Frank Field, chairman of the Commons Work and Pensions Committee, said former employees of the travel company face a “long wait” to find out how much of their savings they may have lost.
The committee said that recent calculations, following correspondence with trustees in Thomas Cook’s pension scheme, mean there will “not be enough to secure their earned retirement benefits in full”.
It said the scheme is expected to have sufficient assets to provide workers with more money than if the scheme was forced into the Pension Protection Fund, but still not secure the full amount.
It is therefore likely that some members of the scheme will not receive their full pension entitlement, the committee said.
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Trustees indicated to the committee that, despite the relatively healthy level of funding in the scheme, the accounts “overplayed its position”, it said.
The Pension Protection Fund said last month that it would assess the funding levels of the Thomas Cook pension scheme.
Mr Field said: “Thomas Cook workers now face a long wait to find out exactly how much they’ve lost from their life savings, and, while their former bosses might argue that this isn’t another BHS, Carillion or British Steel, they will have a hard time justifying the millions they pocketed while the company collapsed around them.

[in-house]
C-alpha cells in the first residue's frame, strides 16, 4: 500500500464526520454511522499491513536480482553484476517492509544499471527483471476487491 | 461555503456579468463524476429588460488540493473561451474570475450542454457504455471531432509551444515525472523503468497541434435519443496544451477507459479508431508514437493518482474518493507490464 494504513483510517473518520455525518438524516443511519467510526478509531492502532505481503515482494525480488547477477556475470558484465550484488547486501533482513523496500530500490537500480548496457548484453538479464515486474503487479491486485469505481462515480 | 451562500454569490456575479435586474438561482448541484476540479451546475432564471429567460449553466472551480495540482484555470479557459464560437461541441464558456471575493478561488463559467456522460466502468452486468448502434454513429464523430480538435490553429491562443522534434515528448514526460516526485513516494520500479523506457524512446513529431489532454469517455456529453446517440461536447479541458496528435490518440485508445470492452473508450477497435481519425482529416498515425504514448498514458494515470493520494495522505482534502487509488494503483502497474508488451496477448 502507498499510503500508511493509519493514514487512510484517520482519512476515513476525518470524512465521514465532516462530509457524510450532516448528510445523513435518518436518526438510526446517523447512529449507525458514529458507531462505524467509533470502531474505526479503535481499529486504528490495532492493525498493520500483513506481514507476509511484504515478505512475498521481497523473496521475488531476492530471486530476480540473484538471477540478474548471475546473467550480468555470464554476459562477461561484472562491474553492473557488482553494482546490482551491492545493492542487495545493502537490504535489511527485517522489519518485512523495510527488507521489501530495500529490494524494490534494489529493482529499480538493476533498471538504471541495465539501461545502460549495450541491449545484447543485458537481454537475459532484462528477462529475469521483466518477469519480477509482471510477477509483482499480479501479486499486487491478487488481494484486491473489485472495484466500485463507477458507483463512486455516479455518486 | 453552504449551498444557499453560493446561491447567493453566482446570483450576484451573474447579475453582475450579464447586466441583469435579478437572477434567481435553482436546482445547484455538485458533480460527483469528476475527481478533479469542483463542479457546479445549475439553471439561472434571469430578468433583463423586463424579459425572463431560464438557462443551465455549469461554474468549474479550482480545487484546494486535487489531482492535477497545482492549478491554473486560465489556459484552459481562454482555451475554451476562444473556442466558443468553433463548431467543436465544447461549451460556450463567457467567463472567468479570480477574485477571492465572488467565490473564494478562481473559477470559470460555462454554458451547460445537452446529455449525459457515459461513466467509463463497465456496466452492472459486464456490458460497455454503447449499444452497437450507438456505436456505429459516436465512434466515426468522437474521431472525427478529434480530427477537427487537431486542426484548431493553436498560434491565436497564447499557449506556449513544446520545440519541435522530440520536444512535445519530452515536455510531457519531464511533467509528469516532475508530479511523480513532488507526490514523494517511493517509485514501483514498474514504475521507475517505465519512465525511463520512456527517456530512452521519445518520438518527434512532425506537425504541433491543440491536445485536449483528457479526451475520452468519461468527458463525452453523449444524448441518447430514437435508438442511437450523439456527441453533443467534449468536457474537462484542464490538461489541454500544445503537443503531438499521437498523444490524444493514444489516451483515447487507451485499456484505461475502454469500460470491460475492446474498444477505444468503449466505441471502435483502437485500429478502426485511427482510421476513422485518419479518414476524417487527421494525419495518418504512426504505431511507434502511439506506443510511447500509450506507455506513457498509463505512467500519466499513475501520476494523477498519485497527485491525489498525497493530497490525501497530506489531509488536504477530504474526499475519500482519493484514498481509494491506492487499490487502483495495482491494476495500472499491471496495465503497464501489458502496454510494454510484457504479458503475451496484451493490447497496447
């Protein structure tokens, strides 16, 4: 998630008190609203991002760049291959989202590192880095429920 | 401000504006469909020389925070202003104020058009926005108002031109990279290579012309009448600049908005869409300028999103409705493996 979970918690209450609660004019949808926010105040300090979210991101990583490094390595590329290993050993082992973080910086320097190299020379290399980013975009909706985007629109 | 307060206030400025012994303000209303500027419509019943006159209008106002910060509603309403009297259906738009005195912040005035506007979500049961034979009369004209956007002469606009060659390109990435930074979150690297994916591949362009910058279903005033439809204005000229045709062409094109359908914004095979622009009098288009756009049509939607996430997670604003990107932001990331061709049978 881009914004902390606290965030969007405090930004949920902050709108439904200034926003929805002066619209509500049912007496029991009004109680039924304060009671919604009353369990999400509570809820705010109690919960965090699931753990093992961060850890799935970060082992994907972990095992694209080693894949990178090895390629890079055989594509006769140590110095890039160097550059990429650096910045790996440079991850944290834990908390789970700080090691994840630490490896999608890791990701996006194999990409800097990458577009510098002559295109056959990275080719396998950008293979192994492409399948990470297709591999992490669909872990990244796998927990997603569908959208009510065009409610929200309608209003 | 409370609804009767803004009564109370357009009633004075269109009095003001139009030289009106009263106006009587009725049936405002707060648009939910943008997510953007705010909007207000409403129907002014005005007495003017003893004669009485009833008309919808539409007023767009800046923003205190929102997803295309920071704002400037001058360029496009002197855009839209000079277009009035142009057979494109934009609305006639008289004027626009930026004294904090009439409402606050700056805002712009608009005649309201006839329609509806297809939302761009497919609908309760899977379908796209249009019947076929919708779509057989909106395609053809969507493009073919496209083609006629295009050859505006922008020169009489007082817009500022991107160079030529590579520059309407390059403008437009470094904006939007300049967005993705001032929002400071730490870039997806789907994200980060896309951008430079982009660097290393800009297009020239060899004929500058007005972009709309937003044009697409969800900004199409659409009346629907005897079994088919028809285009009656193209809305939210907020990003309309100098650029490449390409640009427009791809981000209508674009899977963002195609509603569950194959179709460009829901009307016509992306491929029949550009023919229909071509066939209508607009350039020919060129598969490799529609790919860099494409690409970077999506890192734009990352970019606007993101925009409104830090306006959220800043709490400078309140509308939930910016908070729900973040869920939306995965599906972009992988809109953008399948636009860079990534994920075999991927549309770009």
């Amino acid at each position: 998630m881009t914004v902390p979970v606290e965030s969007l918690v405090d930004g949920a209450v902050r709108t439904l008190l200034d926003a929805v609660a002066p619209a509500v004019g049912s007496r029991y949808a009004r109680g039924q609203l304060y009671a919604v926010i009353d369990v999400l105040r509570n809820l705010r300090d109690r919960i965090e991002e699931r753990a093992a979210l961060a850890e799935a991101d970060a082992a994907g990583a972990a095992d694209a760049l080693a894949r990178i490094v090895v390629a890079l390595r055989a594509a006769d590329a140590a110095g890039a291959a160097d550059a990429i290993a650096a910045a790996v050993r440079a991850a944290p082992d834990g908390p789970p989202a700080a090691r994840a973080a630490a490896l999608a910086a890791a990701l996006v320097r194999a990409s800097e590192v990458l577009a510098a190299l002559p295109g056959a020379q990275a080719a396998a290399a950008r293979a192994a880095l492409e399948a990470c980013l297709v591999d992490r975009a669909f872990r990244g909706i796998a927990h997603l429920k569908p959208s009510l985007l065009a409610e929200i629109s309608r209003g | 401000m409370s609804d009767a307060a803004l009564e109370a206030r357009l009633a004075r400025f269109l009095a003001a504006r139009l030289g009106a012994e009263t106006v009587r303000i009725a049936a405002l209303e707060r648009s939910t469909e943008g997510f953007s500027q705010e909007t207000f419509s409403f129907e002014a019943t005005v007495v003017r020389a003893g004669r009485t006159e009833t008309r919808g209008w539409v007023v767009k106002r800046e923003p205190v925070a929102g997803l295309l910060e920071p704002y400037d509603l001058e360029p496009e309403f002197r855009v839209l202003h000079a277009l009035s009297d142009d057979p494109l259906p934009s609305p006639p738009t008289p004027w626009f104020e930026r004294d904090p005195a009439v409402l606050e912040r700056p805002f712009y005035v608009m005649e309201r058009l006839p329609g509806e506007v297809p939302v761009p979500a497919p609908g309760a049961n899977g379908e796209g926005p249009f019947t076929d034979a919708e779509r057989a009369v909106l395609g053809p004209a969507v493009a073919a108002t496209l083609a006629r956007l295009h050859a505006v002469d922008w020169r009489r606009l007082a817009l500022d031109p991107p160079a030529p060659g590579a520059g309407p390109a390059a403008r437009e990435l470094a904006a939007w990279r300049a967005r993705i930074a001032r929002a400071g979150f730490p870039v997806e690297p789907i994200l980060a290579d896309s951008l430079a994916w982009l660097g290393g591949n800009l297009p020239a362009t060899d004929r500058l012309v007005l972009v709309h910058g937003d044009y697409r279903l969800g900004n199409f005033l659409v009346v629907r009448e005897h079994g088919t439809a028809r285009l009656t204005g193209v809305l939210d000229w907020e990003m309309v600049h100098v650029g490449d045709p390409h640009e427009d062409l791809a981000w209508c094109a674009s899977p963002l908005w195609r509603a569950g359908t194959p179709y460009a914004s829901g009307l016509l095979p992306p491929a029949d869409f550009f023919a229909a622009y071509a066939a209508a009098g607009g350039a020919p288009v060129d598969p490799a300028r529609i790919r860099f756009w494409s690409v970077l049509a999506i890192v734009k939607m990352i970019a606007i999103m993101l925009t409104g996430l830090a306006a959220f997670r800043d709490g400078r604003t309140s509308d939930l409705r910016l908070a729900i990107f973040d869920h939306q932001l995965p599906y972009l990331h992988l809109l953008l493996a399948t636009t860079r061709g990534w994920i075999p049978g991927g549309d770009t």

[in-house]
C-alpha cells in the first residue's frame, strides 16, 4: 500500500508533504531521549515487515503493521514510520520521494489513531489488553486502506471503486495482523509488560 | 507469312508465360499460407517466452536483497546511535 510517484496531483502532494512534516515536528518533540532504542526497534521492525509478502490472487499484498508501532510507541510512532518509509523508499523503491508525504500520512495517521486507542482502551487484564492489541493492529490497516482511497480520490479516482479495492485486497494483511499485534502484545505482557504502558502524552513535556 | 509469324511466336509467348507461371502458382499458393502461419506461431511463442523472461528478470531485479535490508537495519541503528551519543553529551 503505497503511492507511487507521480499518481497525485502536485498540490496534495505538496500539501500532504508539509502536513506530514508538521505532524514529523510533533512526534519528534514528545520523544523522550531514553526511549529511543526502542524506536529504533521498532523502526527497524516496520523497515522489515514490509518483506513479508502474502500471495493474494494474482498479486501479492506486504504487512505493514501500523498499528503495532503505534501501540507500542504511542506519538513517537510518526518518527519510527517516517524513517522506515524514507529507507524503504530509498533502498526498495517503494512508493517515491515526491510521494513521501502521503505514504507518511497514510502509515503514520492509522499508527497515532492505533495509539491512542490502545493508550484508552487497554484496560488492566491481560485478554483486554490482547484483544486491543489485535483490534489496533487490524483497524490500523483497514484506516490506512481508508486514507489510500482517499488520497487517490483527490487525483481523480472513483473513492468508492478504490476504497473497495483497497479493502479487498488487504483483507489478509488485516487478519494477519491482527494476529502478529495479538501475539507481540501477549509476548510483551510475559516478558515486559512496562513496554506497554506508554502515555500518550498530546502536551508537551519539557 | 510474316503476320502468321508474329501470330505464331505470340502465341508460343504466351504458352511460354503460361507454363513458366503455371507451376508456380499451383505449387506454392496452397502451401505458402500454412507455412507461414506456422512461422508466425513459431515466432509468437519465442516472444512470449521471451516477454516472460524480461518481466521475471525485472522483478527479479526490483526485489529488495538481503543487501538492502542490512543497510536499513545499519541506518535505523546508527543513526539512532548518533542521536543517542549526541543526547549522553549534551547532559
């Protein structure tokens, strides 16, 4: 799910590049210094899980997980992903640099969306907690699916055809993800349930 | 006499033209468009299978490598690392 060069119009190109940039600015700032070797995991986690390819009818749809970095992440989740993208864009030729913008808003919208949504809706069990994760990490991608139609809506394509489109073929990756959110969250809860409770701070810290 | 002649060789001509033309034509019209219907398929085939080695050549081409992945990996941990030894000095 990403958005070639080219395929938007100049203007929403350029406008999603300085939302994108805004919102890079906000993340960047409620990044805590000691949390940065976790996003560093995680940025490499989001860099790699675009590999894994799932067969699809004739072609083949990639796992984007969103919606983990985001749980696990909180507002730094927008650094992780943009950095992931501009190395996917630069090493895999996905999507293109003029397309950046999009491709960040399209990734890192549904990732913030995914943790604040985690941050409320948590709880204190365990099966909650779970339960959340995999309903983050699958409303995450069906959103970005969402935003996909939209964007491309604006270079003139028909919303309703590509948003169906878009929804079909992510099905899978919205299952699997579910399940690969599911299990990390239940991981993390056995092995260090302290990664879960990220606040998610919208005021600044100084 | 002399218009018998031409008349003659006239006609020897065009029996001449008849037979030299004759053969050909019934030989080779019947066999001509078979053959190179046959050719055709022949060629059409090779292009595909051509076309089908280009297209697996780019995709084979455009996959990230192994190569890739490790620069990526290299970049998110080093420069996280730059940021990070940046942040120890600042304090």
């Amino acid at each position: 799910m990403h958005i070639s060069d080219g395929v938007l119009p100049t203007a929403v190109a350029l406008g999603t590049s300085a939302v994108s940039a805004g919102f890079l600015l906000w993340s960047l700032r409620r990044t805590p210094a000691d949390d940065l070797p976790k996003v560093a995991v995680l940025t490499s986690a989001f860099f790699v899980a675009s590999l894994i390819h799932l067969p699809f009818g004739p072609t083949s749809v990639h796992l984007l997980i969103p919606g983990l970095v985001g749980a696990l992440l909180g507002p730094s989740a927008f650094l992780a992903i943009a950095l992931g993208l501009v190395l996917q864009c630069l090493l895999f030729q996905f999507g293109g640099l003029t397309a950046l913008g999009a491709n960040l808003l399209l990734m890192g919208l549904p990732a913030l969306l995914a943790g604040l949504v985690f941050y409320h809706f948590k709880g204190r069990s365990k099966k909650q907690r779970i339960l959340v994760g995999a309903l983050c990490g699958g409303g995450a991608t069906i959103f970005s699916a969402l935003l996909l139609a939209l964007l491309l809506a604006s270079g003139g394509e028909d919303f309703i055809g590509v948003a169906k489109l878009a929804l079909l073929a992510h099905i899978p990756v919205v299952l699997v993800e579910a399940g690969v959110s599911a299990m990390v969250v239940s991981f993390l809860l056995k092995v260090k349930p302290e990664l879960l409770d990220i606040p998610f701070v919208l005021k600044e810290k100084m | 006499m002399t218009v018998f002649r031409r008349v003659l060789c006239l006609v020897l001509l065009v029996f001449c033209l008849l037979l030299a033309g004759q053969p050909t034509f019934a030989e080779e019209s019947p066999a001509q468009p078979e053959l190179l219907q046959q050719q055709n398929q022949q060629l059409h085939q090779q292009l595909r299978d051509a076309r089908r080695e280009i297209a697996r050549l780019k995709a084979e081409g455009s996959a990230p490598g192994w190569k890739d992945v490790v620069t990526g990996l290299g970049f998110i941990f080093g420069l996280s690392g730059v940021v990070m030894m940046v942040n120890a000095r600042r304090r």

“If they’ve had a chance to check how their own pensions are affected, perhaps the high-paid executives responsible would like to bolster the retirement of some of the workers they left behind, and give some of it back?”
Ex-chief executive Peter Fankhauser earned a bonus in 2017 which was worth more than half a million pounds in cash, a cross-party committee of MPs heard today (Tuesday, October 15).
One of five former board members giving evidence to the Business, Energy and Industrial Strategy (BEIS) Committee, Mr Fankhauser explained how “deeply sorry we are that we couldn’t save this iconic brand”.
He apologised for the distress caused to millions of customers, suppliers who were “loyal to us throughout this time” and to employees who “worked extremely hard and tirelessly”.
But Labour MP Rachel Reeves, who chairs the committee, told him that his apology “rings rather hollow” unless he is willing to “put something back”.
His bonus could be “put to better purpose” such as redundancy payments for those who have lost their jobs or compensation for taxpayers, she added.
Mr Fankhauser responded that he will “consider what is right but I’m not going to decide that today”.
Several former Thomas Cook workers attended the hearing wearing their uniforms.
Ms Reeves told Mr Fankhauser they “do your company proud” and urged him to “go away and reflect on the huge salaries you’ve earned”.